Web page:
The British had been hugely successful at breaking German codes in the First World War. The Germans were determined not to let that happen again. This time they had Enigma, a code machine that produced messages that could not be decrypted. Or so the Germans believed.
The navy Germany had at the outbreak of the Second World War was only a small fraction of what the Allies had arrayed against it. But the Fall of France and the entry of Italy into the war changed things dramatically and created opportunities at sea that Germany had never had in the last war.
In 1940, the British government was in the frustrating position of funding research on a number of promising projects that would be valuable to the war effort, but with the Battle of Britain in full swing, British factories had to turn out fighter planes as fast as they could. There was no room for development of experimental new technologies, so the British turned to the United States
Italy's invasion of Greece was disastrous. With the British also advancing in North Africa, and a surprise air attack disabling three Italian battleships, it was no longer possible to pretend that Italy was a equal of Germany.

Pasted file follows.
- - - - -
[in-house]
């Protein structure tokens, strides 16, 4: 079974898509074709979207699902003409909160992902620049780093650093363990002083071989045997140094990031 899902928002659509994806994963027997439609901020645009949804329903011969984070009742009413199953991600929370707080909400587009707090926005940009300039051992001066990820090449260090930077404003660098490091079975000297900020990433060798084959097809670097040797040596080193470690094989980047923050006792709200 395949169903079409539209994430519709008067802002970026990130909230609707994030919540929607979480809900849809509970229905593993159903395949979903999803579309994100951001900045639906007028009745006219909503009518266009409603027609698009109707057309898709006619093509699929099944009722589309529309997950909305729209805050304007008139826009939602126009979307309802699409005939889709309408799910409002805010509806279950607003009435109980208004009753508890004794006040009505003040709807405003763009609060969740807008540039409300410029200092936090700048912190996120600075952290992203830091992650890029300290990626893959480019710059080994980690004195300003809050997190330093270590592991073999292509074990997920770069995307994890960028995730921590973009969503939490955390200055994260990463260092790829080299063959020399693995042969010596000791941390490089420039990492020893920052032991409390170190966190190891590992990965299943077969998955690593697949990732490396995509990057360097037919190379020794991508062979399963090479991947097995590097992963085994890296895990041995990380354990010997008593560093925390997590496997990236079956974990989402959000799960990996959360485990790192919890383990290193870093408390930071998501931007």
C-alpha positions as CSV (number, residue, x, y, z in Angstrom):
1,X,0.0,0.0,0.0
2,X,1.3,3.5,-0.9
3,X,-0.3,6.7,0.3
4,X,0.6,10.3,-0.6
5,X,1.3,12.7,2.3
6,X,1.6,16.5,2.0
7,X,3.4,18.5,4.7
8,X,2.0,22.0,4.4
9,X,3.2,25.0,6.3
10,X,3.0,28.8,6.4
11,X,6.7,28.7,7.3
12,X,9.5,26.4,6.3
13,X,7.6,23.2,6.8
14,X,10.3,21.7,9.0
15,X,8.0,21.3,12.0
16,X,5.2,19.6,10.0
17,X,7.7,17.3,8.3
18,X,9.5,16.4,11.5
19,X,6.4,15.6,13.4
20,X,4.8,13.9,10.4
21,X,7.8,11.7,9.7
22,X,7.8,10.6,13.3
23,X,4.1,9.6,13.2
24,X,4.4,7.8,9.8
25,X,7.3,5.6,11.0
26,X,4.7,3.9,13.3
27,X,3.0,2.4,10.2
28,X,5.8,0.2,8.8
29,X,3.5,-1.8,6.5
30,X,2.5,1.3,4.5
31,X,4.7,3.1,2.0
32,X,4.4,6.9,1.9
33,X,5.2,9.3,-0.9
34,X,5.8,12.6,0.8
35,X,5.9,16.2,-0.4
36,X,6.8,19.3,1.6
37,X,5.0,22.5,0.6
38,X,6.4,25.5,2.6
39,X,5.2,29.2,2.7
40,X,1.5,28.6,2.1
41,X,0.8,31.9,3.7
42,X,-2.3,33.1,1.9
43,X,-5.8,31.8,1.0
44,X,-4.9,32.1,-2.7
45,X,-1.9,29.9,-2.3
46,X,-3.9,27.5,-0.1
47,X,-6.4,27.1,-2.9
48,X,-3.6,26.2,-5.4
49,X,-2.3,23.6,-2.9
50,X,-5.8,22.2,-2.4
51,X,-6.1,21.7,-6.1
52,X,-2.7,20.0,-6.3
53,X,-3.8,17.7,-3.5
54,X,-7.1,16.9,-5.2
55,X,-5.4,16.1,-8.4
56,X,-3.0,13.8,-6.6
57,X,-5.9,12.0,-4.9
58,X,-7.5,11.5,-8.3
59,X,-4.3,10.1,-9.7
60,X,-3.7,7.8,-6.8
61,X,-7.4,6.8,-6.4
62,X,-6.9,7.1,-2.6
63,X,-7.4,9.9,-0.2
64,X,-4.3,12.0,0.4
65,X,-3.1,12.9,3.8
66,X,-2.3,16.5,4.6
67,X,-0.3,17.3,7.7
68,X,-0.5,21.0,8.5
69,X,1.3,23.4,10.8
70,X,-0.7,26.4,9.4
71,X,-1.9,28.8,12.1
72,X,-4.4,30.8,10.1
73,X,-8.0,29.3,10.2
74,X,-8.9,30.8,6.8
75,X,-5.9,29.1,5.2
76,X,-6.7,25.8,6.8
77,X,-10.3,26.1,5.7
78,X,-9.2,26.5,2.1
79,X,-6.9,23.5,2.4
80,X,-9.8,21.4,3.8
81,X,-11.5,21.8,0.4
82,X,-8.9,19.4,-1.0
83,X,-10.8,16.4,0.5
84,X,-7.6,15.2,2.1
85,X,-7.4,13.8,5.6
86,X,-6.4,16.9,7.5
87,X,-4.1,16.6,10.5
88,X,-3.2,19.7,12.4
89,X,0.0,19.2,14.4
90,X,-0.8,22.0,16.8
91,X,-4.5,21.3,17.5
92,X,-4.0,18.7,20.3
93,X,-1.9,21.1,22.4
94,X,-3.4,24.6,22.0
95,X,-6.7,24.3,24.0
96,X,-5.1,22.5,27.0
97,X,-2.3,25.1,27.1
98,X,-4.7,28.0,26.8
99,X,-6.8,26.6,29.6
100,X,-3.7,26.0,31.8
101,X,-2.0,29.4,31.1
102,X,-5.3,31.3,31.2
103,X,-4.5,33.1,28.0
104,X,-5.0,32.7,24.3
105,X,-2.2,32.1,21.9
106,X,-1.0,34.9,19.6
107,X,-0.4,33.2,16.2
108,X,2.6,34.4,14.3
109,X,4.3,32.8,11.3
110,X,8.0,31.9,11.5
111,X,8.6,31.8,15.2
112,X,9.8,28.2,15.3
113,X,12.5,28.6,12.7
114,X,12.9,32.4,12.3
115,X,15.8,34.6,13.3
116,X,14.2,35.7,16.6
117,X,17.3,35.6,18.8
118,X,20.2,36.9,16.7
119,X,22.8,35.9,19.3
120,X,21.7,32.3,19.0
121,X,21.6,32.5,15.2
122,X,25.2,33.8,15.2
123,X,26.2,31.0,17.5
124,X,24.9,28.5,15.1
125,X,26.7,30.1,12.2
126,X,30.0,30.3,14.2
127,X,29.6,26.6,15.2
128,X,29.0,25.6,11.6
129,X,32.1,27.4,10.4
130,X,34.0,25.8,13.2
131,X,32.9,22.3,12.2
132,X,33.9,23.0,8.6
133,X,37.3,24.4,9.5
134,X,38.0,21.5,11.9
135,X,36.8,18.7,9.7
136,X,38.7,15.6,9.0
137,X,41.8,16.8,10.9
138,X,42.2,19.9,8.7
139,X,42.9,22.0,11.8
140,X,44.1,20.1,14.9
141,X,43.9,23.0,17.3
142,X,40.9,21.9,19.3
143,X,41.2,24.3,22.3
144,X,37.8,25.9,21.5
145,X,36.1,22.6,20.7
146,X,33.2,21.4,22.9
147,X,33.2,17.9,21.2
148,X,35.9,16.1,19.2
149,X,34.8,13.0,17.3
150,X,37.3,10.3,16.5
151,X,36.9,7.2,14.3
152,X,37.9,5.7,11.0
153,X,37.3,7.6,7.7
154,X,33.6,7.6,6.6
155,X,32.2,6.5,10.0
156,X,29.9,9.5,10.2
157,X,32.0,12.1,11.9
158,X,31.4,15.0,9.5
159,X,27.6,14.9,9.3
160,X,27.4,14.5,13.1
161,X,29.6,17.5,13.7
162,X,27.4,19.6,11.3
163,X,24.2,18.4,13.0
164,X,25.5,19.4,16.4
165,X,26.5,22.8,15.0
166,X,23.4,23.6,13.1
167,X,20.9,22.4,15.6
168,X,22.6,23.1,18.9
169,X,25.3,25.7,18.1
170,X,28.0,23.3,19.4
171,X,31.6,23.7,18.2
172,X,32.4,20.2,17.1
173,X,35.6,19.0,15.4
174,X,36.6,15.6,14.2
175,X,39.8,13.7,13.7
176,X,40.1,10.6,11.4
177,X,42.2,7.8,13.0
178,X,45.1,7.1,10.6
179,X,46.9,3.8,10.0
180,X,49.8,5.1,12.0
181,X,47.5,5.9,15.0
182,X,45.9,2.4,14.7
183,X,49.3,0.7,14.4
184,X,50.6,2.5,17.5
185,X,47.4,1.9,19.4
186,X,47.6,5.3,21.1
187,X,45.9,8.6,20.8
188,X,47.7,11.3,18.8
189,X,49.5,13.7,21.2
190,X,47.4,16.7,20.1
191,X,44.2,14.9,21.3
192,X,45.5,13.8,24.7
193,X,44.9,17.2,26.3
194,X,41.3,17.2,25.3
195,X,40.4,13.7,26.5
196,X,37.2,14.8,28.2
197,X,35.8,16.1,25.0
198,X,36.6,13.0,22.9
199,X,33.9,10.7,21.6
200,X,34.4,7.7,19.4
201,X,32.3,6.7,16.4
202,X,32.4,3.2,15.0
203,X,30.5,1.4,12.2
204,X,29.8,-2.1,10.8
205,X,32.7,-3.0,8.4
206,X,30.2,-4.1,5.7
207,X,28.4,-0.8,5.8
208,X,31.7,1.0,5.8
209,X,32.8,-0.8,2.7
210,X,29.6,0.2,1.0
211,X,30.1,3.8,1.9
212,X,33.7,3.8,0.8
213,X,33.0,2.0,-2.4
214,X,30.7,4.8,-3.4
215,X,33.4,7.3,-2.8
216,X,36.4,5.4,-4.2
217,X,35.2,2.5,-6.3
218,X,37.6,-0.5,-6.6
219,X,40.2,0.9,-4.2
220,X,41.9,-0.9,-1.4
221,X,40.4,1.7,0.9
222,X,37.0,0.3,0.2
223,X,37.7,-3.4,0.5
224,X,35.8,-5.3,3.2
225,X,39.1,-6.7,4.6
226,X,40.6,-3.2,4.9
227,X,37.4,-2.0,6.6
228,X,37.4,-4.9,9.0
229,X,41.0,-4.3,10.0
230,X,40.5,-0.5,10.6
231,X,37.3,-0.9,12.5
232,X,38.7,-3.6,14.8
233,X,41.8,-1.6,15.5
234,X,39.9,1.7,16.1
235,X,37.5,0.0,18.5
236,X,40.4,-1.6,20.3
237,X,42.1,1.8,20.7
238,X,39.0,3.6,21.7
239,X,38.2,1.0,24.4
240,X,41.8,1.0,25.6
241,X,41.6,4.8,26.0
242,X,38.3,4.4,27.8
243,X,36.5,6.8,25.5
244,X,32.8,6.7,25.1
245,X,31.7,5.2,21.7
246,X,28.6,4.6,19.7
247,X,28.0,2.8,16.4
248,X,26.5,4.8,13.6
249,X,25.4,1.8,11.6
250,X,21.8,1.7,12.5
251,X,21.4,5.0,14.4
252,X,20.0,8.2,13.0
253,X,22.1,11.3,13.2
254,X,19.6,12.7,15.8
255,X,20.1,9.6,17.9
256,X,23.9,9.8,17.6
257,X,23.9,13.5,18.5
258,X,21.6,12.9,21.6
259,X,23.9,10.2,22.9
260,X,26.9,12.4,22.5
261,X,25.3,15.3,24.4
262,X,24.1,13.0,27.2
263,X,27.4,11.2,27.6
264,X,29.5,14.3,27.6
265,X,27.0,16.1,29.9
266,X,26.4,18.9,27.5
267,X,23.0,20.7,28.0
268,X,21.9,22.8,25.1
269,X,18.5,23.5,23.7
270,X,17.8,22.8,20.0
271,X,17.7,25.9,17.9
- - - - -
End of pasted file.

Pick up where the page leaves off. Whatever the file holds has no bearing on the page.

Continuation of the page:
Benito Mussolini wanted to prove that Italy was an equal partner with Germany in the Axis alliance, so he began a war with Greece.
Germany found that it could not defeat the British on their home island; the UK was unable to fight the Germans in Europe. So what next?
When France collapsed, Roosevelt redoubled his effort to aid Britain. But there was also a Presidential election to think about; Roosevelt won an unprecedented third term.
America was preoccupied with domestic issues during the run-up to the war. When the war came, the Roosevelt Administration looked for ways to aid the Allies despite the limitations of the Neutrality Act.
More on various genres of pulp fiction, and how they led to the development of comic books.